What is a cesarean delivery?
A cesarean delivery, also called a cesarean section or c-section, is surgery to deliver a baby. The baby is taken out through your abdomen (belly). In the United States, almost one in three babies are born this way. Some cesarean deliveries are planned. Others are emergency cesarean deliveries, which are done when unexpected problems happen during delivery.
When is a cesarean delivery needed?
You may need a cesarean delivery because:
- You have health problems, including infection
- You are carrying more than one baby
- Your baby is too big
- Your baby is in the wrong position
- Your baby's health is in danger
- Labor is not moving along as it should
- There are problems with your placenta (the organ that brings oxygen and nutrients to your baby)
Not everyone who has had a cesarean delivery before will need another one next time. You may be able to have a vaginal birth after cesarean (VBAC). Talk to your health care provider about what is right for you.
How is a cesarean delivery done?
Before the surgery, you will be given pain medicine. Depending on your circumstances, you might get:
- An epidural block, which numbs the lower part of the body through an injection in the spine.
- A spinal block, which numbs the lower part of the body through an injection directly into the spinal fluid.
- General anesthesia, which makes you unconscious during the surgery. This is often used during emergency cesarean deliveries.
During the surgery, the surgeon will:
- Make a cut in your abdomen and uterus. The cut is usually horizontal, but in some cases it may be vertical.
- Open the amniotic sac and take out your baby.
- Cut the umbilical cord and the placenta.
- Close the uterus and abdomen with stitches that will later dissolve.
What are the risks of a cesarean delivery?
A cesarean delivery is relatively safe for you and your baby. But it is still a major surgery, and it carries risks. They may include:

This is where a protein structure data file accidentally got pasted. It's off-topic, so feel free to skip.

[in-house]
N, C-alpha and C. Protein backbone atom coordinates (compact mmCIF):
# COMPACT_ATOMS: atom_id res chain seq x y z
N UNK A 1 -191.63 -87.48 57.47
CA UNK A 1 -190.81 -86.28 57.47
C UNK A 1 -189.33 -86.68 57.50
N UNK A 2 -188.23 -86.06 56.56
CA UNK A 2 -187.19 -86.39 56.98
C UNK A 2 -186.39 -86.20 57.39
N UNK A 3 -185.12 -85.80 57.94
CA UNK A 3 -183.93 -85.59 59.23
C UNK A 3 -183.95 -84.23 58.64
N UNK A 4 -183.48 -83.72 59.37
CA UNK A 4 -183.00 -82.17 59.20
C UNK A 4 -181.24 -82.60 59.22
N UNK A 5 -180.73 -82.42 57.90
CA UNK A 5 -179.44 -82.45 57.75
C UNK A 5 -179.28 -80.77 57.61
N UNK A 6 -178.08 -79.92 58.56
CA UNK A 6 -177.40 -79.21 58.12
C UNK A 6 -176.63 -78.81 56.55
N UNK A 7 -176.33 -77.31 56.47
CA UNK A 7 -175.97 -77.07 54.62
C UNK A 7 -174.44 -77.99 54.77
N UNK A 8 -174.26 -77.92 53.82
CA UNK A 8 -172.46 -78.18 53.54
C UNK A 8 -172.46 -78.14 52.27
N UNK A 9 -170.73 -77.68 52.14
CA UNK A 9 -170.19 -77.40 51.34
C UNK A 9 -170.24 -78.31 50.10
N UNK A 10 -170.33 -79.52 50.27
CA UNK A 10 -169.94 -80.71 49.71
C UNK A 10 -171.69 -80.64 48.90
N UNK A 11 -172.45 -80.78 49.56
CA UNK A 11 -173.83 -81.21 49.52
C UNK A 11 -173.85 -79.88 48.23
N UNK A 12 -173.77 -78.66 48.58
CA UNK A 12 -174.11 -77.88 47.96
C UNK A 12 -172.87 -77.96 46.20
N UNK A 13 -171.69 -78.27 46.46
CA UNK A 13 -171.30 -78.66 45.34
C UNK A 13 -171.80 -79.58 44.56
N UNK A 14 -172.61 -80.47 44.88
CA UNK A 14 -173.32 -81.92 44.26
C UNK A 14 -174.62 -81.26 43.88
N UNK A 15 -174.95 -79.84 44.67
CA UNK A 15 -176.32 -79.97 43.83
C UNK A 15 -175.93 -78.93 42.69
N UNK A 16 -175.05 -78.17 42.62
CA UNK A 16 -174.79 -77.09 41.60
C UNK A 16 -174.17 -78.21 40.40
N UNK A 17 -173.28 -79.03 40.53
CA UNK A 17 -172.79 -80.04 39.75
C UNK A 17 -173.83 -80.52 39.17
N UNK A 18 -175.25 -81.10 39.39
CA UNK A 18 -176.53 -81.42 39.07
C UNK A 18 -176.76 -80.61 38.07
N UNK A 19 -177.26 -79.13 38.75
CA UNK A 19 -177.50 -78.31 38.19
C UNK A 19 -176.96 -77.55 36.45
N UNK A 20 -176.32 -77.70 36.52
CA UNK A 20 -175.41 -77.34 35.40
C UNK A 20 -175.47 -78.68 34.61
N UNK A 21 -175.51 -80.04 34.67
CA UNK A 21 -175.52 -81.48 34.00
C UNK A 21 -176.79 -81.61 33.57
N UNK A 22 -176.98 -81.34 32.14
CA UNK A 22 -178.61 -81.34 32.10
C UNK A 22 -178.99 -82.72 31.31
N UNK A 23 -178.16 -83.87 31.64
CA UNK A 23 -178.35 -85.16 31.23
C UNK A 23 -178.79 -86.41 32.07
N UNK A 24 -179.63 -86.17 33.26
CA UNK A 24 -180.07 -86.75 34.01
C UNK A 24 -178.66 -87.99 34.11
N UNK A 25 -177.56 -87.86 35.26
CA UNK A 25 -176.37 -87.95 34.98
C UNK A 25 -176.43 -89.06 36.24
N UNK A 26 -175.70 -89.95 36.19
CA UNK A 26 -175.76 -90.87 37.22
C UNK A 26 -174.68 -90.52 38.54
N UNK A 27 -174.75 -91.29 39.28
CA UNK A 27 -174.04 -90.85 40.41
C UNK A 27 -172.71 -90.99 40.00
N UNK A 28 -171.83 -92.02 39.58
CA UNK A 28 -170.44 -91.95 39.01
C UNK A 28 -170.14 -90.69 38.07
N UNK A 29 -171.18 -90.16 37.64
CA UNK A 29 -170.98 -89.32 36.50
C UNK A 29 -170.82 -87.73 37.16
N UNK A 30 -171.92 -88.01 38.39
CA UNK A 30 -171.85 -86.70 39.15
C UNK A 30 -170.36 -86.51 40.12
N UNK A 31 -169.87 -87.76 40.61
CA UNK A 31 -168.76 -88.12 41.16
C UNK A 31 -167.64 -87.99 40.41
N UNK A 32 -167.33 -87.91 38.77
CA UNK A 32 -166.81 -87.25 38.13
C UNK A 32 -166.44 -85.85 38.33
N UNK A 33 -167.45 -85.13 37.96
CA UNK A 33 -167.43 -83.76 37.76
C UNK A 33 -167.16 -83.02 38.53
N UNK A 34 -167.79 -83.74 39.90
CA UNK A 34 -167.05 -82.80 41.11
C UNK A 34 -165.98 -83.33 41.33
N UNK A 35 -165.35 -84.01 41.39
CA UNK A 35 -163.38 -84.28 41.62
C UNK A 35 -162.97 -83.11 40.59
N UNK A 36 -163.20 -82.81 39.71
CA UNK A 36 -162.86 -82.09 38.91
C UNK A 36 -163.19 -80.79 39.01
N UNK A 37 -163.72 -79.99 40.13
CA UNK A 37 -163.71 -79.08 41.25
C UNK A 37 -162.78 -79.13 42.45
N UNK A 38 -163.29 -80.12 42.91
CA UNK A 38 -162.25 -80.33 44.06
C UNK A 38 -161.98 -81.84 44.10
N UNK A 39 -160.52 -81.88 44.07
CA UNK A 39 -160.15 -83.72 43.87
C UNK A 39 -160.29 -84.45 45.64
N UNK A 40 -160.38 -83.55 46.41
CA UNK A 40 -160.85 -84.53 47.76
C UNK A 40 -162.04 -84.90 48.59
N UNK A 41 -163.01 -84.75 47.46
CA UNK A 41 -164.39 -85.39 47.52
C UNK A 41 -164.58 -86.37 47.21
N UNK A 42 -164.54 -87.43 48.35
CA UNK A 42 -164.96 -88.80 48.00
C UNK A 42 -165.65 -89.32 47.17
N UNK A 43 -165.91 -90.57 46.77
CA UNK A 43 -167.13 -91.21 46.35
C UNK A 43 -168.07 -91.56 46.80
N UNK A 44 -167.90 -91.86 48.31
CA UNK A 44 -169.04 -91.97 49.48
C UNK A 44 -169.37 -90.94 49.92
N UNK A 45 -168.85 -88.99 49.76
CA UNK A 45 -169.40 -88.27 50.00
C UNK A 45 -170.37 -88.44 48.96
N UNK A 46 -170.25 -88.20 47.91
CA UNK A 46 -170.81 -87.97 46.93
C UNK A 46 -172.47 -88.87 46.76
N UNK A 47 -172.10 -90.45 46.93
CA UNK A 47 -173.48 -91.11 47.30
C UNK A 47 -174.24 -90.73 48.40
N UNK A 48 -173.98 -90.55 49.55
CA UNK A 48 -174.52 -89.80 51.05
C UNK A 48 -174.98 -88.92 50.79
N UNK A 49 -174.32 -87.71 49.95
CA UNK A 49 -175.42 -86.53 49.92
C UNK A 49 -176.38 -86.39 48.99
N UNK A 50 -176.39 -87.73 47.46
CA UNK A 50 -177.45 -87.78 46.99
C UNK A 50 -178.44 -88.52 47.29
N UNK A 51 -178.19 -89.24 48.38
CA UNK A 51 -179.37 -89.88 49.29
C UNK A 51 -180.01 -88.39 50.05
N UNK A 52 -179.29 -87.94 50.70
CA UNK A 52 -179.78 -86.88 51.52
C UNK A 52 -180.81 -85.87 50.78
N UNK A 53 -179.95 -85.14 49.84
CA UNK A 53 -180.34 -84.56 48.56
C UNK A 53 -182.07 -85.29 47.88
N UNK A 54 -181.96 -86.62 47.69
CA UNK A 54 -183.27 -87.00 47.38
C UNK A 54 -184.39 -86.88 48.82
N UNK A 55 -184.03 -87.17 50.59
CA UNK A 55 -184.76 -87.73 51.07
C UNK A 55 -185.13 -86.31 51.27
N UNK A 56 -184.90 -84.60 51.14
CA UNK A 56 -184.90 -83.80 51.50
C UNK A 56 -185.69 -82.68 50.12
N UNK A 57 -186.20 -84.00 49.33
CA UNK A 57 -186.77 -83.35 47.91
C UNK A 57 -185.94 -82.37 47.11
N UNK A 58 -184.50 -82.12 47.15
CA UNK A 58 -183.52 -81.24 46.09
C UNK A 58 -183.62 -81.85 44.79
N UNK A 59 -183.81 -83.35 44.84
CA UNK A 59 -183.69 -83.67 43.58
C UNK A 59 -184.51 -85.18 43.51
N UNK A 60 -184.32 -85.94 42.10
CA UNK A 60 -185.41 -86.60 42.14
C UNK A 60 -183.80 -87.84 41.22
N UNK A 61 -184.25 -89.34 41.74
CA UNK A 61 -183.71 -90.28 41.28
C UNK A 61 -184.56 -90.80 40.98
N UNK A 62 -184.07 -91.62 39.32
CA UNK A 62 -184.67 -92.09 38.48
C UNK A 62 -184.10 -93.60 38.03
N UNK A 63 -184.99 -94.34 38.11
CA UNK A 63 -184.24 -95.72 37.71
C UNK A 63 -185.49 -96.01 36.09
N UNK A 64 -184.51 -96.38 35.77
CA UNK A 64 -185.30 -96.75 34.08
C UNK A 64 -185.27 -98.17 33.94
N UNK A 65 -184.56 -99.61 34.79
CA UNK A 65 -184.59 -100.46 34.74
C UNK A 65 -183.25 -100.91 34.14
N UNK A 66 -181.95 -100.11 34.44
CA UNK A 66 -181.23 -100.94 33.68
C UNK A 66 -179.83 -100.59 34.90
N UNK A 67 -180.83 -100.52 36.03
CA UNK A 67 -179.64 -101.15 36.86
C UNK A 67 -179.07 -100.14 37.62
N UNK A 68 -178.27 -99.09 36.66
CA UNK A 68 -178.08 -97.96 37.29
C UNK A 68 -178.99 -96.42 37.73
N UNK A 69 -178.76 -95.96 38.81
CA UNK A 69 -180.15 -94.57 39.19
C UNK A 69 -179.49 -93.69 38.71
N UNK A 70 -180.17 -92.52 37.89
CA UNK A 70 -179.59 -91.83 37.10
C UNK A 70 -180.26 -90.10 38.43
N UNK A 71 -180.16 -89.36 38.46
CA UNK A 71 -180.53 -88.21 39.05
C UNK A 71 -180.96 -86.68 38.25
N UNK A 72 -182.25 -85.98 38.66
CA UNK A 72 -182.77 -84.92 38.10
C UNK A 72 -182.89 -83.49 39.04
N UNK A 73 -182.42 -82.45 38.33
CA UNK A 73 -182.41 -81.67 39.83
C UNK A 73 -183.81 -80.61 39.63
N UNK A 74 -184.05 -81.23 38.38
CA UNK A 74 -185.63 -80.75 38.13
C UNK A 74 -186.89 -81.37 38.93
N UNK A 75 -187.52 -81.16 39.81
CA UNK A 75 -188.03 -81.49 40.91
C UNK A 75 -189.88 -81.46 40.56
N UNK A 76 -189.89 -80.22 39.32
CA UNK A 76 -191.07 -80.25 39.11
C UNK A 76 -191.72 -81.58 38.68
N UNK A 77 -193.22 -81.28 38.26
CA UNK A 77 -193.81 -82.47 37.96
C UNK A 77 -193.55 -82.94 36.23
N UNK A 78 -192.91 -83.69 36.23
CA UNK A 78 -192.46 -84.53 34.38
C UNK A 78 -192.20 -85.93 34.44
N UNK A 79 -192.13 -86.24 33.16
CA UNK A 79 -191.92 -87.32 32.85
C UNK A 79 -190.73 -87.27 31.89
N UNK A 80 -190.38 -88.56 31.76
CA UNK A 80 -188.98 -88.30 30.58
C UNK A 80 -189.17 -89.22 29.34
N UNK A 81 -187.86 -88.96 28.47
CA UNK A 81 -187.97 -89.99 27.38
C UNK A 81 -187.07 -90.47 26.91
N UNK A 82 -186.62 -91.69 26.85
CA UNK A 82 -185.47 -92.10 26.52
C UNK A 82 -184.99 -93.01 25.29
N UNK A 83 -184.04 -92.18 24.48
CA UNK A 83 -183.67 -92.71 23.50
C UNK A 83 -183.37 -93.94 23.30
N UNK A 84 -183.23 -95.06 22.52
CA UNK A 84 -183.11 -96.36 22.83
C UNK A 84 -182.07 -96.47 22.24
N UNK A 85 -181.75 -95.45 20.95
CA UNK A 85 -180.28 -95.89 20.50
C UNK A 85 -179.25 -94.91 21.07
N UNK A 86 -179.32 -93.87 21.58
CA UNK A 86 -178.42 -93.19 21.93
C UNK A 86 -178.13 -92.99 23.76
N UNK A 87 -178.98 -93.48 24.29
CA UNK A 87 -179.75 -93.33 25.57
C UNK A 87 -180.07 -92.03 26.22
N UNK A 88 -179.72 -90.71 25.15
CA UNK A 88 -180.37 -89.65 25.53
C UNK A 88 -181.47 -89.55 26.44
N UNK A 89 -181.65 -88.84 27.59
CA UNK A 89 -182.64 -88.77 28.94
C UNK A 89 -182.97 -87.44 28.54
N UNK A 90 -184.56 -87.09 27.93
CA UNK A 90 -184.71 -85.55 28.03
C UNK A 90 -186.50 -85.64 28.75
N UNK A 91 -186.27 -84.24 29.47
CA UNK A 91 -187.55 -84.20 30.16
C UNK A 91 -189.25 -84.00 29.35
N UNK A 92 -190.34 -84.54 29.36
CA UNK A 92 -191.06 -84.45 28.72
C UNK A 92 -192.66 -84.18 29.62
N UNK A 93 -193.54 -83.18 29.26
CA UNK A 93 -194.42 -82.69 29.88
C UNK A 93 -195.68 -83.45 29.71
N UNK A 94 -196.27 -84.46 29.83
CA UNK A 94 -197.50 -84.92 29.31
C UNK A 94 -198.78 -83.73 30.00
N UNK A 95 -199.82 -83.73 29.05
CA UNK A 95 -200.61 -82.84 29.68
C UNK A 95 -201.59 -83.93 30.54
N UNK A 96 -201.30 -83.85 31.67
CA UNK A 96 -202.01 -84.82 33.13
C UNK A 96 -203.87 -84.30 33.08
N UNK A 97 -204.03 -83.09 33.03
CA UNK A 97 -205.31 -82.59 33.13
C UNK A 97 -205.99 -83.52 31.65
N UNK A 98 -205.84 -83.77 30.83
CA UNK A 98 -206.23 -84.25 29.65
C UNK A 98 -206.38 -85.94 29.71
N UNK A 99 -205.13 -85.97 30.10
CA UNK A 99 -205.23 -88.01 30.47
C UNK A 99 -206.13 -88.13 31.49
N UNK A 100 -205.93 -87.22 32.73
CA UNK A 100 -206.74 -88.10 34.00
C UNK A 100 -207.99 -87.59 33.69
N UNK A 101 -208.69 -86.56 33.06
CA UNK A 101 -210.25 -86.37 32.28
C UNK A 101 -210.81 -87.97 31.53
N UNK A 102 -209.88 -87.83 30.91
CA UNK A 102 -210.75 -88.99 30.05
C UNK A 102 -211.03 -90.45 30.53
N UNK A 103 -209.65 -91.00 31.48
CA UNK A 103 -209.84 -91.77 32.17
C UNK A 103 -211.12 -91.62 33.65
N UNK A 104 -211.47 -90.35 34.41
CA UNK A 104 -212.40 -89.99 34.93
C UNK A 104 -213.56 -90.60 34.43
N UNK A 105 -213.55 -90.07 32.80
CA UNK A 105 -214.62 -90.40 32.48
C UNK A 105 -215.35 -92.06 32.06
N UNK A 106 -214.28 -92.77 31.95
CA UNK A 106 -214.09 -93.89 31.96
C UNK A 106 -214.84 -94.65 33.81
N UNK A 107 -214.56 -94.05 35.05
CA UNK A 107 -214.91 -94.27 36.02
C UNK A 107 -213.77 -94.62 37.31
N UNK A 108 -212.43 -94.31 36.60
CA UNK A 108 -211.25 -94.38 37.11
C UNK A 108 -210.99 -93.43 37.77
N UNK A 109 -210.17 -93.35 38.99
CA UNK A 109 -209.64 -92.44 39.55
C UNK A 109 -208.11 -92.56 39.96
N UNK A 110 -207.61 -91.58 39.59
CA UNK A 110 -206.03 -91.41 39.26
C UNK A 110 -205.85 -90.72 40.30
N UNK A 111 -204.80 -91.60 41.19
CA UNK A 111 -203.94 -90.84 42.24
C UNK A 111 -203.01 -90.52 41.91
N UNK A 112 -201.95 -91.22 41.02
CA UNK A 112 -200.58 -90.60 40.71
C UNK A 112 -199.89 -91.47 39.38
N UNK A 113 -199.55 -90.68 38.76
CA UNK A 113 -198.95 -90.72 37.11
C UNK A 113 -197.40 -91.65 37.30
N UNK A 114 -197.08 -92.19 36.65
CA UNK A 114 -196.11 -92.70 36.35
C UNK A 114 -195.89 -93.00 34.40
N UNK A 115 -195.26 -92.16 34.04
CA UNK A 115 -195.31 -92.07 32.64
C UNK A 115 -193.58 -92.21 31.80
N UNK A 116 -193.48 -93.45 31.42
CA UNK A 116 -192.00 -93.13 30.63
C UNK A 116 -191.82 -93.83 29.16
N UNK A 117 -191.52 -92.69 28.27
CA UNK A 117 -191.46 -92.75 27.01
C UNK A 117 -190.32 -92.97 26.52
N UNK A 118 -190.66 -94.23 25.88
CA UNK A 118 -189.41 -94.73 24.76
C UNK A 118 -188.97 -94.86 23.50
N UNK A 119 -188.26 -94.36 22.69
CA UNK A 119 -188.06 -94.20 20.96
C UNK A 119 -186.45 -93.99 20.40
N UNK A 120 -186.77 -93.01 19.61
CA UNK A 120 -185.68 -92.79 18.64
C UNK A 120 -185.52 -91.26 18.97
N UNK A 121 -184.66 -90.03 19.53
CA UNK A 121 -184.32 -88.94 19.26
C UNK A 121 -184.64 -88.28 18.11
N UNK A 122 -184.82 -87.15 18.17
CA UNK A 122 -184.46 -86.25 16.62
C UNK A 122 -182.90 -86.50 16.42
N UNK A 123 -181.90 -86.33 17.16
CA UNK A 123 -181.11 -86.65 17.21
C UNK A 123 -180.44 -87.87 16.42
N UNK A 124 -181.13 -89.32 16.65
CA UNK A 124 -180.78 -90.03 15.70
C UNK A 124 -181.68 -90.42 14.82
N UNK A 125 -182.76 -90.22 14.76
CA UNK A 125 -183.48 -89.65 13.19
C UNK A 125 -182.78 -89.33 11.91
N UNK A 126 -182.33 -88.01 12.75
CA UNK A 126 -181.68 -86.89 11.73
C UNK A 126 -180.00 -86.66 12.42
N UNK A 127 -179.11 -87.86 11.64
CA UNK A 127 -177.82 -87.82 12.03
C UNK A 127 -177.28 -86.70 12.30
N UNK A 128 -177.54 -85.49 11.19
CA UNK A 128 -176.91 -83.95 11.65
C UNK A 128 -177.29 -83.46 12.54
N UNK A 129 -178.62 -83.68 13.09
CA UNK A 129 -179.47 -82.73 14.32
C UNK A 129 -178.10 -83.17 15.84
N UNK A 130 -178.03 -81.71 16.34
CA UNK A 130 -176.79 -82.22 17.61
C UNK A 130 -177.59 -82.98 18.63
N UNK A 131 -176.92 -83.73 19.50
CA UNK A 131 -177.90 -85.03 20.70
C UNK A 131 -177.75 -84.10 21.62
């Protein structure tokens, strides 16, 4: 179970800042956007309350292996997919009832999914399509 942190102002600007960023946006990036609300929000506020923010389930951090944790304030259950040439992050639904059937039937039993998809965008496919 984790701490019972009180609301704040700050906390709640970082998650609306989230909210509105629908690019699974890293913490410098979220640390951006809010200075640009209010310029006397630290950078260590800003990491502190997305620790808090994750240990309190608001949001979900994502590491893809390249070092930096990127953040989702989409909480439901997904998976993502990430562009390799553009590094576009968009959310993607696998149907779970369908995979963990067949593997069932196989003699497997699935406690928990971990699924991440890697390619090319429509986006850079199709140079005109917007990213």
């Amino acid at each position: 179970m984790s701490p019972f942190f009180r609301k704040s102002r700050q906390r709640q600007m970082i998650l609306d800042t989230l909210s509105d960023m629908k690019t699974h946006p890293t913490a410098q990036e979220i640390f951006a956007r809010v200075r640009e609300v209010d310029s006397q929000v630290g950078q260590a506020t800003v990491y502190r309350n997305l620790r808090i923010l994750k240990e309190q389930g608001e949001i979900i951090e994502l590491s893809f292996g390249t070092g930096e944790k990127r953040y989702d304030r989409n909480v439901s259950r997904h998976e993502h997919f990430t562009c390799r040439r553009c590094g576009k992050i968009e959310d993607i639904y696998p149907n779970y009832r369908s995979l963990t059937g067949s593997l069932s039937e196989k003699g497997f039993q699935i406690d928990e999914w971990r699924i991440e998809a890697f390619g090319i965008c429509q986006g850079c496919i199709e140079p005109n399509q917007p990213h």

- Blood loss
- Blood clots in the legs, pelvic organs, or lungs
- Injury to surrounding structures, such as the bowel or bladder
- A reaction to the medicines or anesthesia used
Some of these risks do also apply to a vaginal birth. But it does take longer to recover from a cesarean delivery than from a vaginal birth. And having a cesarean delivery can raise the risk of having difficulties with future pregnancies. The more cesarean deliveries you have, the more the risk goes up.
NIH: National Institute of Child Health and Human Development
- Cesarean Sections (C-Sections) (Nemours Foundation) Also in Spanish
- Delivery by Cesarean Section (American Academy of Pediatrics) Also in Spanish
- Having a C-Section (March of Dimes Foundation)
- Labor and Delivery, Postpartum Care (Cesarean Delivery) (Mayo Foundation for Medical Education and Research) Also in Spanish
- What Is a C-Section? (Eunice Kennedy Shriver National Institute of Child Health and Human Development)
- Breastfeeding after Cesarean Delivery (American Academy of Pediatrics) Also in Spanish
- Repeat C-Sections: Is There a Limit? (Mayo Foundation for Medical Education and Research) Also in Spanish
- VBAC: Know the Pros and Cons (Mayo Foundation for Medical Education and Research)
- What Is Vaginal Birth after Cesarean (VBAC)? (Eunice Kennedy Shriver National Institute of Child Health and Human Development) Also in Spanish
- Why at Least 39 Weeks Is Best for Your Baby (March of Dimes Foundation)
- ClinicalTrials.gov: Cesarean Section (National Institutes of Health)
Journal Articles References and abstracts from MEDLINE/PubMed (National Library of Medicine)
- Article: OptiBreech collaborative care versus standard care for women with a breech-presenting...
- Article: Physiotherapy training and education prior to elective Caesarean section and its...
- Article: Active versus expectant management for premature rupture of membranes at term:...
- Cesarean Delivery -- see more articles